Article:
Free Tertiary Education Approved

"Every Filipino has now a fighting chance to complete tertiary education."

Finally, the   17th   Congress   is   cranking   the   legislative   maze   and   putting   out   needed legislation   before   its sine   die   adjournment.     If   they   will   not   move, it   would   be   the   worst record of a legislature, post Martial Law to have only 2 legislations passed, the General Appropriations Act of 2017 and the postponement of the Barangay elections. 
 
The Bicameral Conference Committee approved the Universal Access to Quality Tertiary Education last 29 May 2017.    The measure mandates free education in State Universities and Colleges or SUCs and in Local Universities and Colleges or LUCs.    Heralded as a reform   in   the   Philippines’   education   system, the   bill   will   open   tertiary   education   to   all Filipinos regardless of means.     
 
Students  in  private  universities  and  colleges  can  likewise  avail  of  the  law  considering  that  “all  students  enrolled  in  SUCs,  local  universities  and  colleges  and  in  state-­run  technical-­vocational  institutions  are  exempt  from  paying  tuition  and  other  school  fees-­which  include  library  fees,  computer  fees,  laboratory  fees,  school  ID  fees,  athletic  fees,  admission  fees,  guidance  fees,  handbook  fees,  entrance  fees,  registration  fees,  medical  and  dental  fees,  and  other  similar  or  related  fees.”    To support the cost of free tertiary education, a “Tertiary Education Subsidy (TES) will be established which may also cover the tuition and other school   fees   of   poor   students   enrolled   in   private   colleges   and   universities, equivalent   to the tuition and other school fees of the nearest SUC in the area.”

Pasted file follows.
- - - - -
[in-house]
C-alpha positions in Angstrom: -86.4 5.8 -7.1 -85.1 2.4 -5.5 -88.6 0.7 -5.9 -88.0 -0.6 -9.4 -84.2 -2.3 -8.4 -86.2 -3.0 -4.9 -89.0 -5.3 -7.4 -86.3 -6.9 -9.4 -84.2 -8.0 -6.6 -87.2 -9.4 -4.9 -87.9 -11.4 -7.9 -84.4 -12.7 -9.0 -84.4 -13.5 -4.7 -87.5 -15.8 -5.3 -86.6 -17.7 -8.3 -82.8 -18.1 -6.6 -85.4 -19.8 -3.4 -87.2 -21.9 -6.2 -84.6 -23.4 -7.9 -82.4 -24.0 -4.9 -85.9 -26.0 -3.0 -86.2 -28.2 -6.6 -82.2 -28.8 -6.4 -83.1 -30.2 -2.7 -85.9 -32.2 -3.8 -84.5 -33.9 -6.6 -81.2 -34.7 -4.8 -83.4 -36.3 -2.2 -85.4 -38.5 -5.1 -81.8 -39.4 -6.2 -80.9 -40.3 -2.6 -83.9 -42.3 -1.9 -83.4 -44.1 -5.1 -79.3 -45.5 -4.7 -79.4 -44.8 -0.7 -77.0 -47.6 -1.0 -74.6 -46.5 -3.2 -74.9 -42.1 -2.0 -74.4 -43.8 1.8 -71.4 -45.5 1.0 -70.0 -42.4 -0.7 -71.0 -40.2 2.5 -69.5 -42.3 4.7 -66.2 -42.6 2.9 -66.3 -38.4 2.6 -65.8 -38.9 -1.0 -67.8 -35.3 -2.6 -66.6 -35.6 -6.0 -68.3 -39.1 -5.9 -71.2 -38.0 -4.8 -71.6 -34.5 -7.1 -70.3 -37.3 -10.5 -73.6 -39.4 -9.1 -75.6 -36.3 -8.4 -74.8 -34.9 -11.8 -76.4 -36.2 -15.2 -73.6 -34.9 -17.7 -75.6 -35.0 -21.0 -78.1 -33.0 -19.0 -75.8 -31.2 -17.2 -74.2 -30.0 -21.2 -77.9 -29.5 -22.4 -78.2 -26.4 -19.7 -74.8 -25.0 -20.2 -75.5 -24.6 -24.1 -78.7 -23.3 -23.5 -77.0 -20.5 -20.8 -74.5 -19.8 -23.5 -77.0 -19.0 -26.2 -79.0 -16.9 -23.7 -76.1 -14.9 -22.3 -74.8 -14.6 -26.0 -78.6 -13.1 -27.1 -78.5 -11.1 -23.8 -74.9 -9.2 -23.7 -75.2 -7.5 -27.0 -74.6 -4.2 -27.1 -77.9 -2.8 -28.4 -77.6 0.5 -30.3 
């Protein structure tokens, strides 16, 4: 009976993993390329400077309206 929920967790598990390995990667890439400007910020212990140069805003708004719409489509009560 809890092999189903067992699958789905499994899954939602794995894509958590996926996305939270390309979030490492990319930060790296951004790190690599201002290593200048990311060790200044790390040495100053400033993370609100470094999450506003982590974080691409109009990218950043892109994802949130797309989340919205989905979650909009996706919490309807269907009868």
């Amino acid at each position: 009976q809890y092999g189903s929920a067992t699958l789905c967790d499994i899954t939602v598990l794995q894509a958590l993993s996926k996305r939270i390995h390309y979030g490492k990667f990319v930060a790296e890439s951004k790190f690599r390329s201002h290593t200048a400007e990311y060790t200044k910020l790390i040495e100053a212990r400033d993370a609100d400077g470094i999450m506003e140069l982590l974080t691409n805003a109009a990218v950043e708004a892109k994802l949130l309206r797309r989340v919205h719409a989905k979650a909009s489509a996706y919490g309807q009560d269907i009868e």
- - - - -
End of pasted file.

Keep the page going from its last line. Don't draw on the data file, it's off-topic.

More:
There are some 1.6 million students in 114 national government-­funded SUCs and 102 LUCs   who   stand   to   benefit   from   the   law.     Critical   to   the   roll   out   of   the   measure   when signed    into    law    is   the    funding    needed    so    there    is   no    policy   implementation    gap.    Consequently, funding   must   be   provided   for   under   the   proposed   2018   budget   that President   Duterte   will   be   submitting   to   Congress   once   he   delivers   his   2nd   State   of   the Nation Address come July 2017. 
 
The TES will be included in the budgets of the CHED and the Technical Education and Skills Development Authority, and will be administered by the Unified Student Financial Assistance System for Tertiary Education (UniFAST) Board.    “The UniFAST law of 2015 mandated   system   and   created   a   Board   that   would “oversee   and   harmonize   all   student financial   assistance   programs   for   a   more   targeted, speedy   and   sustained   granting   of scholarship programs.” 
 
Whether   some   would   see   this   measure   as   giving   free   lunch   or   as   a   public-­private partnership model in education, one thing is made clear, every Filipino has now a fighting chance to complete tertiary education.  It likewise levels the playing field between public and private academic institutions.


Disclaimer: The views and opinions expressed in this article are those of the authors and do not necessarily reflect the official policy or position of TheLOBBYiST.
About the Author
Malou Tiqiua is the Founder/General Manager of PUBLiCUS Asia Inc. A noted political management expert in the Philippines and Asia, she brings over 20 years of professional experience in public, private and the academe combined. Author of the comprehensive book on electoral campaigns in the Philippines, "Campaign Politics", Malou is a graduate of the University of the Philippines with a Political Science degree and a Master of Public Administration. She completed her second master's degree (MA in Political Management) from the Graduate School of Political Management, George Washington University.
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